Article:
View Full Version : The Agricultural Lab of the Future

17th November 2014, 13:06
GE, Panasonic, Toshiba and Fujitsu—one can easily point out the similarities between these companies. They have long been recognized and heralded for their work in the electronics and semiconductor industry. However, given their recent investments, it’s possible that this editorial written 20 years down the road may reflect on these companies as agricultural powerhouses instead. Recently, each company has started an indoor vegetable farm to provide pesticide-free leafy veggies. The response so far has been positive, and the future looks bright enough that we may be seeing a new type of “lab of the future.”

In 2004, Japanese researcher Shigeharu Shimamura created the indoor farming company Mirai, which means “future” in Japanese. It was a while before the concept took off, but with a little help from GE, Shimamura started an agricultural revolution in Asia. The farm operates out of an old 2,500-square-meter Sony semiconductor factory. It uses 17,500 LED lights spread over 18 cultivation racks reaching 15 levels high. The farm opened last month and is already producing 10,000 heads of lettuce per day.

The GE-designed LED fixtures are what keep the farm running. The thin lights were designed to fit inside the stacks of lettuce and emit light at wavelengths optimal for plant growth, including the ability to control the day/night cycle. Shimamura told GE that the systems allow him to grow lettuce full of vitamins and minerals 2.5 times faster than an outdoor farm.

Fujitsu chose a slightly different approach to farming lettuce. The goal of its 2,000-square-meter facility is to cultivate low-potassium leaf lettuce that can be eaten raw by dialysis patients and those with chronic kidney disease. The lettuce grown in the Fujitsu cleanroom has less than 100 mg of potassium per 100 g, which is about four times less than regular lettuce. Additionally, the nitrogen level is as low as 75 mg per 100 g, reducing the bitter taste sometimes found in conventional lettuce.

Toshiba took a page out of Fujitsu’s playbook with the intention to market their veggies as rich in polyphenols and vitamin C, achieved by careful control of the growth environment. Not deviating too far from company norm, the production management system for Toshiba’s plant factory is based on that used for semiconductor device production.

Where Toshiba deviates from the others is in choice of lighting: the company chose fluorescent lighting with optimum output wavelength instead of LEDs. Other highlights of the plant factory include: air-conditioning systems to maintain constant temperature/humidity, remote monitoring systems to track growth, and sterilization systems for packing materials.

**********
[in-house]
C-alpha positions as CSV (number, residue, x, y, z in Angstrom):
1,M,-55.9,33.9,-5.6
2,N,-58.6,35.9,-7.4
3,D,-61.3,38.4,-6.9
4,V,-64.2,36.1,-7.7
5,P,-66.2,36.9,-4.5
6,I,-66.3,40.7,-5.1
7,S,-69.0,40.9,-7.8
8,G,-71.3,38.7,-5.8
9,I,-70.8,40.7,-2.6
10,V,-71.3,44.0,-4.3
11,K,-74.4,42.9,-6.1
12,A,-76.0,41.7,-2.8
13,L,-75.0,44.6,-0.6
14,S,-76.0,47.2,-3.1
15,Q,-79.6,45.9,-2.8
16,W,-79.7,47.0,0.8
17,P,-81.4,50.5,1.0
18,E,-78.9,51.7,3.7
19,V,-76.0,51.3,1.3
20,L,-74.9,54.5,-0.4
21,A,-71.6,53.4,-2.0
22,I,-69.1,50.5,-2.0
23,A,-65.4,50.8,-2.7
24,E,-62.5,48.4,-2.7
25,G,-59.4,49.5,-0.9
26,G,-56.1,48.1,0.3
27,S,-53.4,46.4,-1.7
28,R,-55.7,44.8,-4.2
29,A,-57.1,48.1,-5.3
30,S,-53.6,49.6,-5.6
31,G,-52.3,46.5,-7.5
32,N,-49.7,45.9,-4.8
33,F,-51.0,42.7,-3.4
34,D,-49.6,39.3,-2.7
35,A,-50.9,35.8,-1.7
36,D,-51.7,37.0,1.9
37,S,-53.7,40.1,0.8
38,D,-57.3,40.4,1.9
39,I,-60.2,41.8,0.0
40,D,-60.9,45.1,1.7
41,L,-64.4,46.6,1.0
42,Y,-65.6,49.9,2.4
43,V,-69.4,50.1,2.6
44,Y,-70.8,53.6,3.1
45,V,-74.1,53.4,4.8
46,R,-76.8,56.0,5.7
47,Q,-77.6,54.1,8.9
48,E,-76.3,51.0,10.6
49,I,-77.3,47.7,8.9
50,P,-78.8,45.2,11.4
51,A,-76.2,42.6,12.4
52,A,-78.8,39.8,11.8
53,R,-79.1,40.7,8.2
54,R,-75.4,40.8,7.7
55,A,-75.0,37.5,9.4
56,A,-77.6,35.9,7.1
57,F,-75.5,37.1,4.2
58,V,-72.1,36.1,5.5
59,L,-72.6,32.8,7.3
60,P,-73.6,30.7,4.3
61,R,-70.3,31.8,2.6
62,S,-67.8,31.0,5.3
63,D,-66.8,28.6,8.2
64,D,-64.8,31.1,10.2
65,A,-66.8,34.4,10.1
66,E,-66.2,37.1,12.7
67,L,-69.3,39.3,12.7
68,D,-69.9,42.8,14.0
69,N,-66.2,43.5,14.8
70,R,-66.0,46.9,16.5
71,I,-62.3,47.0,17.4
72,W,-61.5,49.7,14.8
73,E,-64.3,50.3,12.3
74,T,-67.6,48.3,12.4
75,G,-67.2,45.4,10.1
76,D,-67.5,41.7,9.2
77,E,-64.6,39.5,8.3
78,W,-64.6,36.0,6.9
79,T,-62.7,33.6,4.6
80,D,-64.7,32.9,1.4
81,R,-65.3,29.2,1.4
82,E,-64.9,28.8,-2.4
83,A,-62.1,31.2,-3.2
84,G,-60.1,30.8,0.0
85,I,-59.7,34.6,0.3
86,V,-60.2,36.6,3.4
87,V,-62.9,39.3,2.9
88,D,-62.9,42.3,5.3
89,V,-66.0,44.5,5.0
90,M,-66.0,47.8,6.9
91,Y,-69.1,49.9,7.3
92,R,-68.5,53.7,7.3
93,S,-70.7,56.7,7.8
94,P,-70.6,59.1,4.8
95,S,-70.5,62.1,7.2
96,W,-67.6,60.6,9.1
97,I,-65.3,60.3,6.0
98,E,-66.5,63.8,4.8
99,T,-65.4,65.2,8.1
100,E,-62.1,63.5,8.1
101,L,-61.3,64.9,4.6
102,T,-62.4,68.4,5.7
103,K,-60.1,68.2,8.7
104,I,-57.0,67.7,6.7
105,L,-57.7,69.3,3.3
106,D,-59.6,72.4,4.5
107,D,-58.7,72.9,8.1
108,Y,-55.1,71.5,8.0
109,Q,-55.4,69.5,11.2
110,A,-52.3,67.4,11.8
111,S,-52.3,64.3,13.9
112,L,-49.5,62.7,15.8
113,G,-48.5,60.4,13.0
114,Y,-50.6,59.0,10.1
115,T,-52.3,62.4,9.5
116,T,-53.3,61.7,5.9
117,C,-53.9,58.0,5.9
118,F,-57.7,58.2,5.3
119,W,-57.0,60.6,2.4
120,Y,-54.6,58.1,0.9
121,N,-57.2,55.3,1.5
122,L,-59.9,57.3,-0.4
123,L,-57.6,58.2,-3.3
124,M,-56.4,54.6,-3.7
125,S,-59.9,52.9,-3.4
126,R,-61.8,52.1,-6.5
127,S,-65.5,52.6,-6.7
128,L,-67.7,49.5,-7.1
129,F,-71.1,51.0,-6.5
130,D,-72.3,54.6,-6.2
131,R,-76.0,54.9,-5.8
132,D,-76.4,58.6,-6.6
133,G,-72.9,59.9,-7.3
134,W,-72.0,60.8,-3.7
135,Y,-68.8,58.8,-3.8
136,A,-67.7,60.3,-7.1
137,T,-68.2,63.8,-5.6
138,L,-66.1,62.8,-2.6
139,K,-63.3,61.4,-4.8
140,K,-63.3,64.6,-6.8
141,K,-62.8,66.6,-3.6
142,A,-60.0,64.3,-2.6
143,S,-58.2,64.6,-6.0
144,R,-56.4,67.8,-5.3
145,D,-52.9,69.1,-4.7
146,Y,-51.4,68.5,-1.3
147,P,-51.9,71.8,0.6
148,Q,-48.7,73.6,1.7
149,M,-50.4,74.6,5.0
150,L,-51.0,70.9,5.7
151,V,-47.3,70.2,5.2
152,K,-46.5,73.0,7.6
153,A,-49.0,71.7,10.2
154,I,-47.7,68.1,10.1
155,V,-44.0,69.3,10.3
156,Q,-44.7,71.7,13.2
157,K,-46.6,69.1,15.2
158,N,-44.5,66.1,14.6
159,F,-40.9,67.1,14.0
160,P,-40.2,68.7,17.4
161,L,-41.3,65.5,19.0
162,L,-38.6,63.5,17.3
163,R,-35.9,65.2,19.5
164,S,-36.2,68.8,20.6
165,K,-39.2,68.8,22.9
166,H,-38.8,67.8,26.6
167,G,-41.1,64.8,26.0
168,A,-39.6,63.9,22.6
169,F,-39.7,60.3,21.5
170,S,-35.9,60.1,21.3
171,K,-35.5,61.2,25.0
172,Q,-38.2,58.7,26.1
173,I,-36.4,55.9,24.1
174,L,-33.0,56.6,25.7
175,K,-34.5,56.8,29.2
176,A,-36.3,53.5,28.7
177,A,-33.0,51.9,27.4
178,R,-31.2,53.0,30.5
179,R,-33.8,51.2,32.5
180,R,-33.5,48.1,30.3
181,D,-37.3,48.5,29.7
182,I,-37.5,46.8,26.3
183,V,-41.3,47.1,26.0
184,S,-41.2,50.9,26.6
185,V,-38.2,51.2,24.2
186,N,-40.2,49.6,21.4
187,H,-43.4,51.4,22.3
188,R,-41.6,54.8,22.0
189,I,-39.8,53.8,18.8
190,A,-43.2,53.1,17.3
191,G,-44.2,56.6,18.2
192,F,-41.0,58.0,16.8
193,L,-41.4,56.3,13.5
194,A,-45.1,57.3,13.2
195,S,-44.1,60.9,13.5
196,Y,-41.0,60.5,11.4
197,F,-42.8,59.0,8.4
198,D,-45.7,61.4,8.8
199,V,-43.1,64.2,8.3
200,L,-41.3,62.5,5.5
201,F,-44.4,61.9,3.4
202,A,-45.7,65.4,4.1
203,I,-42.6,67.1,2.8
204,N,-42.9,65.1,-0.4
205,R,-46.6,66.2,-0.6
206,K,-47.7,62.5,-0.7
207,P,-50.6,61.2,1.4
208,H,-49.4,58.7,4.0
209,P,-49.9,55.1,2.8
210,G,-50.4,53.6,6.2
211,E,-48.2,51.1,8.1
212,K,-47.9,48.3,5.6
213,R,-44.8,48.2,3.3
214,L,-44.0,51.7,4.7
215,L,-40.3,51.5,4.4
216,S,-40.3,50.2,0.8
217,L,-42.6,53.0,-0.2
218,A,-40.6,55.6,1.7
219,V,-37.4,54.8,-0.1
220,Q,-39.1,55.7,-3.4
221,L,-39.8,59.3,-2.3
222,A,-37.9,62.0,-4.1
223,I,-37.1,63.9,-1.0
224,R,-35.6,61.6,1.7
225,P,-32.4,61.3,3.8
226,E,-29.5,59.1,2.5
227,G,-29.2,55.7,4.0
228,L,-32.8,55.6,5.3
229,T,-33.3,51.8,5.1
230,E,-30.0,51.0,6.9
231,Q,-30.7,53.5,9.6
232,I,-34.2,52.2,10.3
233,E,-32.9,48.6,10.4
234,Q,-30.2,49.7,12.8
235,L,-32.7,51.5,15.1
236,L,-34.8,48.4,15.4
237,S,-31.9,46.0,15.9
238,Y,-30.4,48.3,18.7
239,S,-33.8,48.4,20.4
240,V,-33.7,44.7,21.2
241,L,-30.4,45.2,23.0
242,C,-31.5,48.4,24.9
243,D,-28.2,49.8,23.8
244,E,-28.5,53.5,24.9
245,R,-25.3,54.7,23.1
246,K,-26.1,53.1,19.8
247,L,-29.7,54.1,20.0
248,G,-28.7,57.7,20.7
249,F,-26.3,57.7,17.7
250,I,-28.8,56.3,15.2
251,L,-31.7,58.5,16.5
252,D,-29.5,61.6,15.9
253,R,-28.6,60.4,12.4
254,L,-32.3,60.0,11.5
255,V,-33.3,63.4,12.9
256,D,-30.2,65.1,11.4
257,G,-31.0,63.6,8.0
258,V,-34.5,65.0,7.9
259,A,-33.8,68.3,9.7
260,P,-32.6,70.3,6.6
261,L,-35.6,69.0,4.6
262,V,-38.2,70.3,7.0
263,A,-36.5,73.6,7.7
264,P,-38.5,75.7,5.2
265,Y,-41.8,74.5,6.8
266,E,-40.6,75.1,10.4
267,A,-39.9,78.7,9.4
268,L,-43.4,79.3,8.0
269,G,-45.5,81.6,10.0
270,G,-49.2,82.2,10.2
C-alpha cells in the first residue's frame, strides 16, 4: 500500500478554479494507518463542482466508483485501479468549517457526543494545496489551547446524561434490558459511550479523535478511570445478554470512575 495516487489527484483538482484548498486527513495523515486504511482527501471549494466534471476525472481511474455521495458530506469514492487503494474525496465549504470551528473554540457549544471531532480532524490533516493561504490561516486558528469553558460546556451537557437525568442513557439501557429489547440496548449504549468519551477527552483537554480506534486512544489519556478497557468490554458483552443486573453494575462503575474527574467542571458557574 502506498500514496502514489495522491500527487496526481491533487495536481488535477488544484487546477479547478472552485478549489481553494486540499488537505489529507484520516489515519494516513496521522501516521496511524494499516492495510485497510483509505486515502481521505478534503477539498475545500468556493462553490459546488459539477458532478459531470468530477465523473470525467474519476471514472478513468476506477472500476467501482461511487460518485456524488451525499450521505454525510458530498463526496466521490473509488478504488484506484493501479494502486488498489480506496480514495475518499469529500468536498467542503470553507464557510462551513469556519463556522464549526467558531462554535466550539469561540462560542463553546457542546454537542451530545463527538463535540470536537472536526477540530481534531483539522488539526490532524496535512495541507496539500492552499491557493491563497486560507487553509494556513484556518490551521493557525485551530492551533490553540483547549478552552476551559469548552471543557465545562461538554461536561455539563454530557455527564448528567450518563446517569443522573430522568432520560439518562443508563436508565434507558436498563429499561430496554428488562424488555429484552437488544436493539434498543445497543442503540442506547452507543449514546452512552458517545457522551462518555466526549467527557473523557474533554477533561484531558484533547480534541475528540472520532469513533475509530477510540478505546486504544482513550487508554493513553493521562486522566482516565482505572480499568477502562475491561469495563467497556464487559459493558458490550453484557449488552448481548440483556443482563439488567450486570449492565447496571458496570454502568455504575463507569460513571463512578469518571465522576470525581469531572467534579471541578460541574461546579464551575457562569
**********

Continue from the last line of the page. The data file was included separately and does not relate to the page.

Singapore imports 419 million kg of vegetables per year, compared to the 11.2 million kg the country produces itself. It’s a similar scenario when it comes to leafy vegetables—82 million kg imported with 10.2 million kg produced per year. It’s these numbers that drove Panasonic from microelectronics to agriculture, aiming to promote food self-sufficiency through a sustainable cultivation method.

Using LED lights that promote 2.5 times faster growth, the Panasonic facility currently produces 10 types of vegetables. The pesticide-free veggies are cultivated within 35 days under optimum conditions, but the company is looking into an even shorter lead time. Total production capacity is 3.6 tons annually, with the intention to increase shelves to support up to 30 different crops. Panasonic says it is aiming to contribute 5 percent of local production of veggies by 2017. For a country where farm land is not available, producing a stable supply of non-imported vegetables is crucial to self-sufficiency goals. Not to mention the 50 percent cost savings for Singapore residents as compared to imported Japanese produce.

Faced with worldwide food shortages, increasing natural disasters and harsh weather environments, I think this type of vertical indoor farming has the potential to revolutionize the industry. With the ability to control all aspects of the indoor setting, countries, cities and towns can exploit their weaknesses and produce something they didn’t think possible—like Singapore is doing. Plant factories are poised to become “personalized farms.” We’re already seeing it with low-potassium and high-vitamin variations; but the potential is even greater. And most importantly, the means to do so is there.

According to Tokyo-based market research firm Yano Research Institute, plant factories are forecast to grow to 44.3 billion yen ($430 million) by 2025, compared to the 3.3 billion ($33 million) yen in 2013.

Toshiba is considering construction of a large-scale factory outside Japan, and Mirai and GE are already working on two large-scale plant factories in Hong Kong and the Far East of Russia. The ability to profitably run large-scale factories will be the distinguishing factor between success and failure. If production costs can be lowered, plant factories will be a win for all involved.

I'm opting for the natural agriculture and cultivation:wizard:


18th November 2014, 03:34
All we need to add to this is growing dishes of protein so that we no longer have to enslave and destroy endless poor animals to feed mankind. The Reptilians who are master geneticists should take note and do likewise. Growing protein with a large sauce of adrenalin would spare humans a horrible death.